In addition to the dispersion, large tsunamis generated by *M*_{w} 9 earthquakes are subject to nonlinear effects. For the forecasting of massive tsunamis, the application of an inversion method based on nonlinear shallow-water equations (e.g., Piatanesi and Lorito, 2007) will be one possible avenue for future improvement. Another possible solution would be the use of tsunami-inundation computation. For near-field tsunamis, an application of a real-time computation of tsunami inundation which is used for far-field tsunamis (Titov et al., 2005) will not be desirable because the lead time is very short. The strategy proposed by Abe and Imamura (2010) will be preferred for the inundation forecasting of near-field tsunamis. In their study, many inundation scenarios are pre-computed before earthquakes occur. Then, after an earthquake occurs, possible scenarios are narrowed down from the pre-computed inundation scenarios by referring information available in real time, such as seismic-source parameters and tsunami observation. The method can reduce real-time computation time. Moreover, a tsunami-source model estimated by our tFISH algorithm can be used in their system as one indicator to choose appropriate inundation scenarios.

The results of this study demonstrate that tFISH has the potential to provide useful tsunami information in real time for *M*_{w} 9 earthquakes. With the implementation of the improvements suggested here, the reliability of tFISH forecasts would be improved and would make a greater contribution to the mitigation of future tsunami disasters.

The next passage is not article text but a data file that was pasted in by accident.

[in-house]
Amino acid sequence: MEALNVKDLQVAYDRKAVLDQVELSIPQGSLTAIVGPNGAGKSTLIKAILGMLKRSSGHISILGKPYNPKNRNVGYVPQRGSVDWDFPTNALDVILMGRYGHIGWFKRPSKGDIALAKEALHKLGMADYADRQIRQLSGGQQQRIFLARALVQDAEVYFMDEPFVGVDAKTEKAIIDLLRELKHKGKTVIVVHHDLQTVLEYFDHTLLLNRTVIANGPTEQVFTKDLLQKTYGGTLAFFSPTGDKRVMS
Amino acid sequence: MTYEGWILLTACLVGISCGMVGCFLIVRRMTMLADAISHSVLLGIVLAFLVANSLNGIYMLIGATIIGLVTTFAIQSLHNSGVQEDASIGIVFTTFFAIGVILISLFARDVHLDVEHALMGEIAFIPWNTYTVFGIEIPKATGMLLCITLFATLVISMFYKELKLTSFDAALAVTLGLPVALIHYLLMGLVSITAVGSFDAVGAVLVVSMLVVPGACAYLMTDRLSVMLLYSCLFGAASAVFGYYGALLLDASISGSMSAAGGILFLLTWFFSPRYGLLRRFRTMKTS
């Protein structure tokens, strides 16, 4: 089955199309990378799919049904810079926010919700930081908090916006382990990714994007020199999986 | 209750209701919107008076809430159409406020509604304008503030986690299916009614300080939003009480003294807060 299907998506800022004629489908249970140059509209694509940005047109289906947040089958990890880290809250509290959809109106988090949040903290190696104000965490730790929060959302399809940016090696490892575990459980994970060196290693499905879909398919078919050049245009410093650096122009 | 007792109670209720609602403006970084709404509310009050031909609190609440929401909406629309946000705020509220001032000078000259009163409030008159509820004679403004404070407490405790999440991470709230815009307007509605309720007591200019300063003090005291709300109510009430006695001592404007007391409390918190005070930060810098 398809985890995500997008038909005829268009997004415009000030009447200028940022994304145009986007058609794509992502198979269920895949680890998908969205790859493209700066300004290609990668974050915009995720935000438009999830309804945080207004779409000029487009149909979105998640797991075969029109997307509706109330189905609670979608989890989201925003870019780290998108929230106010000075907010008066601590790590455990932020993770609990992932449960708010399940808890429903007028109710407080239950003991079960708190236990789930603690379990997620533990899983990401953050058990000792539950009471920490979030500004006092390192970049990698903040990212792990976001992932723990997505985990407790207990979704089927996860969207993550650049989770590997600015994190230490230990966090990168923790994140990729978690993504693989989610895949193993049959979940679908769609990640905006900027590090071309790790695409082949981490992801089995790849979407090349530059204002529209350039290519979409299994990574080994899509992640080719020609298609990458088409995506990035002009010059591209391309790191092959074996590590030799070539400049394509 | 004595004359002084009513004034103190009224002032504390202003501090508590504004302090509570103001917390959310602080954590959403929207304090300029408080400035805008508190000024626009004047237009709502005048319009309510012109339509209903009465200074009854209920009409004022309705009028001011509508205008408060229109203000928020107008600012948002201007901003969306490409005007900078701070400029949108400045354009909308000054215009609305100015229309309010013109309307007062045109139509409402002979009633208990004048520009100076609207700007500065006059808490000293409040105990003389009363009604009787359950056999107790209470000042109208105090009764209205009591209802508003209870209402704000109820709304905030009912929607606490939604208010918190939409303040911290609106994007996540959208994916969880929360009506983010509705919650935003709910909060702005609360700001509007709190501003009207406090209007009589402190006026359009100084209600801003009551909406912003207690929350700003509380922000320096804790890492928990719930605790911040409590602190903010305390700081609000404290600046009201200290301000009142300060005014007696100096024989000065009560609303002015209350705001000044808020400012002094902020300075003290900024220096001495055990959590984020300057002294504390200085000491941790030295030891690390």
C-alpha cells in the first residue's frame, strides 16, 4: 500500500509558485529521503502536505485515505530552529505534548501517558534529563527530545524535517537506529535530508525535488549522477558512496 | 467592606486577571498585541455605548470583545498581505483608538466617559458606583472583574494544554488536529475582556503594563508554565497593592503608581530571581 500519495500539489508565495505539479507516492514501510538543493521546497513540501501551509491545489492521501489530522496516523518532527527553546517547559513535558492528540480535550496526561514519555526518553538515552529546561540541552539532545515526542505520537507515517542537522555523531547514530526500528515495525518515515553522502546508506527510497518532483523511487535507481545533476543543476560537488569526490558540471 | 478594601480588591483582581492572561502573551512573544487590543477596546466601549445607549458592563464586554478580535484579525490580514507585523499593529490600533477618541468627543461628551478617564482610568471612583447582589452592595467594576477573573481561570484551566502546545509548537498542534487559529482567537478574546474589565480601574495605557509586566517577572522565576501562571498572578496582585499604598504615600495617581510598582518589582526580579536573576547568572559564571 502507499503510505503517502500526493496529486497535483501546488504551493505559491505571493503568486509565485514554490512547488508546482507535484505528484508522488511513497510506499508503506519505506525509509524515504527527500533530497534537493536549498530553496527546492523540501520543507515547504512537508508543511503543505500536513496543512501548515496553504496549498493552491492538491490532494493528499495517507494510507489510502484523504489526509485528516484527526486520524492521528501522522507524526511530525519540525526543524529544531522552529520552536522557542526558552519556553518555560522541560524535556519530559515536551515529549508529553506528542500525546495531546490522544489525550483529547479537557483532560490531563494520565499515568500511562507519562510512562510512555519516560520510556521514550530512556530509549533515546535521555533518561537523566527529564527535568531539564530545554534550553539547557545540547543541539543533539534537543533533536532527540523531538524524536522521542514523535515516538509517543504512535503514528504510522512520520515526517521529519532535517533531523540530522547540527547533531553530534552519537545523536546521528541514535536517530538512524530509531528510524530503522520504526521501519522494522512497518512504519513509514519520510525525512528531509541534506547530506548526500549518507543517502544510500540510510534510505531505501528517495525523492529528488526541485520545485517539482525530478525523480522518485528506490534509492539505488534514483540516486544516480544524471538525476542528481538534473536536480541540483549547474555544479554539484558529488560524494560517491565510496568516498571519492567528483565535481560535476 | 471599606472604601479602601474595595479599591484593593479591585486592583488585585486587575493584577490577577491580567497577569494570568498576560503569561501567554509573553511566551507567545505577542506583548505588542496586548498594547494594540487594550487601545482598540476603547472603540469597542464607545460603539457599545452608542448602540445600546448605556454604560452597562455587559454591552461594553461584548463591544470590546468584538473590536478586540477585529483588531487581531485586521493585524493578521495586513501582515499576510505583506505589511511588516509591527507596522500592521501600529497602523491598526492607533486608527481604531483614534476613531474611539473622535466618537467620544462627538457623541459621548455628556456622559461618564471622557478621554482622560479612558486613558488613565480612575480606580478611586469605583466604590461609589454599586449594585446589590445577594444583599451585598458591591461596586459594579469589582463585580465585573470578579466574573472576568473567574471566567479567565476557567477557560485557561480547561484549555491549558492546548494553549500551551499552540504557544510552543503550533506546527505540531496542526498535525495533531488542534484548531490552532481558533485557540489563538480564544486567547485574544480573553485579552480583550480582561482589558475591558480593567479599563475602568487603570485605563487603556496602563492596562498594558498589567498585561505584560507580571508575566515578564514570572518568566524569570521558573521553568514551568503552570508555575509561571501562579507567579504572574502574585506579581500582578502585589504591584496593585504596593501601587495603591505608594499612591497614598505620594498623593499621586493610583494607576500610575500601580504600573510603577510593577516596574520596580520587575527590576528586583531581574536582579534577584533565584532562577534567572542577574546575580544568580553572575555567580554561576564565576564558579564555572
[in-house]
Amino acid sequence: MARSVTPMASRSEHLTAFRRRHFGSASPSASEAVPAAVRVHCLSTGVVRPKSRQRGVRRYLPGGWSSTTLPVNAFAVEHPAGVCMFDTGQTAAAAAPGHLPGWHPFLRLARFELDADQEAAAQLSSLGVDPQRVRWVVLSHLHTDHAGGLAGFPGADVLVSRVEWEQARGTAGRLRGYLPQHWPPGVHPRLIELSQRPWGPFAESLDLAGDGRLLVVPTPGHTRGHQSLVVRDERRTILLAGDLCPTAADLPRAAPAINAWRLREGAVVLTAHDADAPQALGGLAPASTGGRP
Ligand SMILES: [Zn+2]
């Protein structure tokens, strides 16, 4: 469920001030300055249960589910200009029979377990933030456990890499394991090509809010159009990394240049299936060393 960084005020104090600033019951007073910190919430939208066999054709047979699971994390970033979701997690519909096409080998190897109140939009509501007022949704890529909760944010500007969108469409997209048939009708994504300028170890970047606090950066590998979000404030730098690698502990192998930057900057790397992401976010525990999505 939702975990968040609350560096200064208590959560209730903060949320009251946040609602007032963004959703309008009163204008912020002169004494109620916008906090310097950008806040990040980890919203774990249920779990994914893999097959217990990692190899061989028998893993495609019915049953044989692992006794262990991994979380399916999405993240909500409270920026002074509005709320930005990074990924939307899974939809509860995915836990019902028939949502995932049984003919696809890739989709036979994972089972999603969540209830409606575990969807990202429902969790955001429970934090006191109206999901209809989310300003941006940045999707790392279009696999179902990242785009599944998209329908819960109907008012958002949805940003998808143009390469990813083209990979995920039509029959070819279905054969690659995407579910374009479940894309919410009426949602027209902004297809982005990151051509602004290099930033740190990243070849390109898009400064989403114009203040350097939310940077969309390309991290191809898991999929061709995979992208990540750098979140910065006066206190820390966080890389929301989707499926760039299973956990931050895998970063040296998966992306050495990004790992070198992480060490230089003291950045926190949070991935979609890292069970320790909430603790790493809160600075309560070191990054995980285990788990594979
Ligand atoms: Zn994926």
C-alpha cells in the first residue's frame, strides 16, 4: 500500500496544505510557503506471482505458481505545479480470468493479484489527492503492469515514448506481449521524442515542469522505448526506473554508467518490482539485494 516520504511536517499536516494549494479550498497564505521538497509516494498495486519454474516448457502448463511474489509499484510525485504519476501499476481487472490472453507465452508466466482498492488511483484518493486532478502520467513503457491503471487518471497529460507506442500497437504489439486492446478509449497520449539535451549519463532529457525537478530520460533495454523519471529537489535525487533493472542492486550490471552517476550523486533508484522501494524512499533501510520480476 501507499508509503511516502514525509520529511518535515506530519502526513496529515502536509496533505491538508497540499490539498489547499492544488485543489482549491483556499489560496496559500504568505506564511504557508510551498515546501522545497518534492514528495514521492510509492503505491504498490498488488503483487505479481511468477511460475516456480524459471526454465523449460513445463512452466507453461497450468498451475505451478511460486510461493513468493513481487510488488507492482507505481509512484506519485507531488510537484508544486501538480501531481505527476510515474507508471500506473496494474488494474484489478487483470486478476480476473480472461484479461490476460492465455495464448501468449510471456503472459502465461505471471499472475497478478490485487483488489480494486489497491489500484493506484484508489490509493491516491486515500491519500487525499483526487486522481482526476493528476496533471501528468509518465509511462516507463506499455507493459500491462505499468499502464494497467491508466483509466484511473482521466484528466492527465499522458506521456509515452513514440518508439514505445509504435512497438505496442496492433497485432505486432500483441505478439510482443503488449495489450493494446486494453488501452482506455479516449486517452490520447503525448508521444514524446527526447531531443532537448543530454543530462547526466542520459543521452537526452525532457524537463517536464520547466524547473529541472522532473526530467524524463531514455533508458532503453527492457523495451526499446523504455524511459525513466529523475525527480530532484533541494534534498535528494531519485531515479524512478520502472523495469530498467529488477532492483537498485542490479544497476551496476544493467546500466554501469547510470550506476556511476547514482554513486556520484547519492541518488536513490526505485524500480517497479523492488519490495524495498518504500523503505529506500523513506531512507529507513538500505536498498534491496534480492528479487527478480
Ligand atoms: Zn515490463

## Declarations

### Acknowledgments

We thank both the Earthquake Research Institute at the University of Tokyo and the Japan Agency of Marine-Earth Science and Technology for providing tsunami data recorded by cabled ocean-bottom pressure sensors. We also thank the Ministry of Land, Infrastructure, Transport and Tourism, and the Port and Airport Research Institute for providing tsunami data from GPS buoys and coastal tide-gauge stations, and the Japan Meteorological Agency and the Japan Coast Guard for providing tsunami data from coastal tide-gauge stations. We are grateful to Dr. Eric Geist and an anonymous reviewer for their critical and constructive comments and suggestions which have improved the manuscript. We thank Dr. Takuto Maeda of the Earthquake Research Institute for helpful discussions. We are also grateful to Dr. Yasuhiro Yoshida, Shigeki Aoki, and Dr. Fuyuki Hirose of the Meteorological Research Institute for their comments and technical support. Our special thanks go to Dr. Hiroyasu Kawai of the Port and Airport Research Institute and Tatsuo Kuwayama of the Japan Meteorological Agency. The figures in this paper were prepared using Generic Mapping Tools (Wessel and Smith, 1991).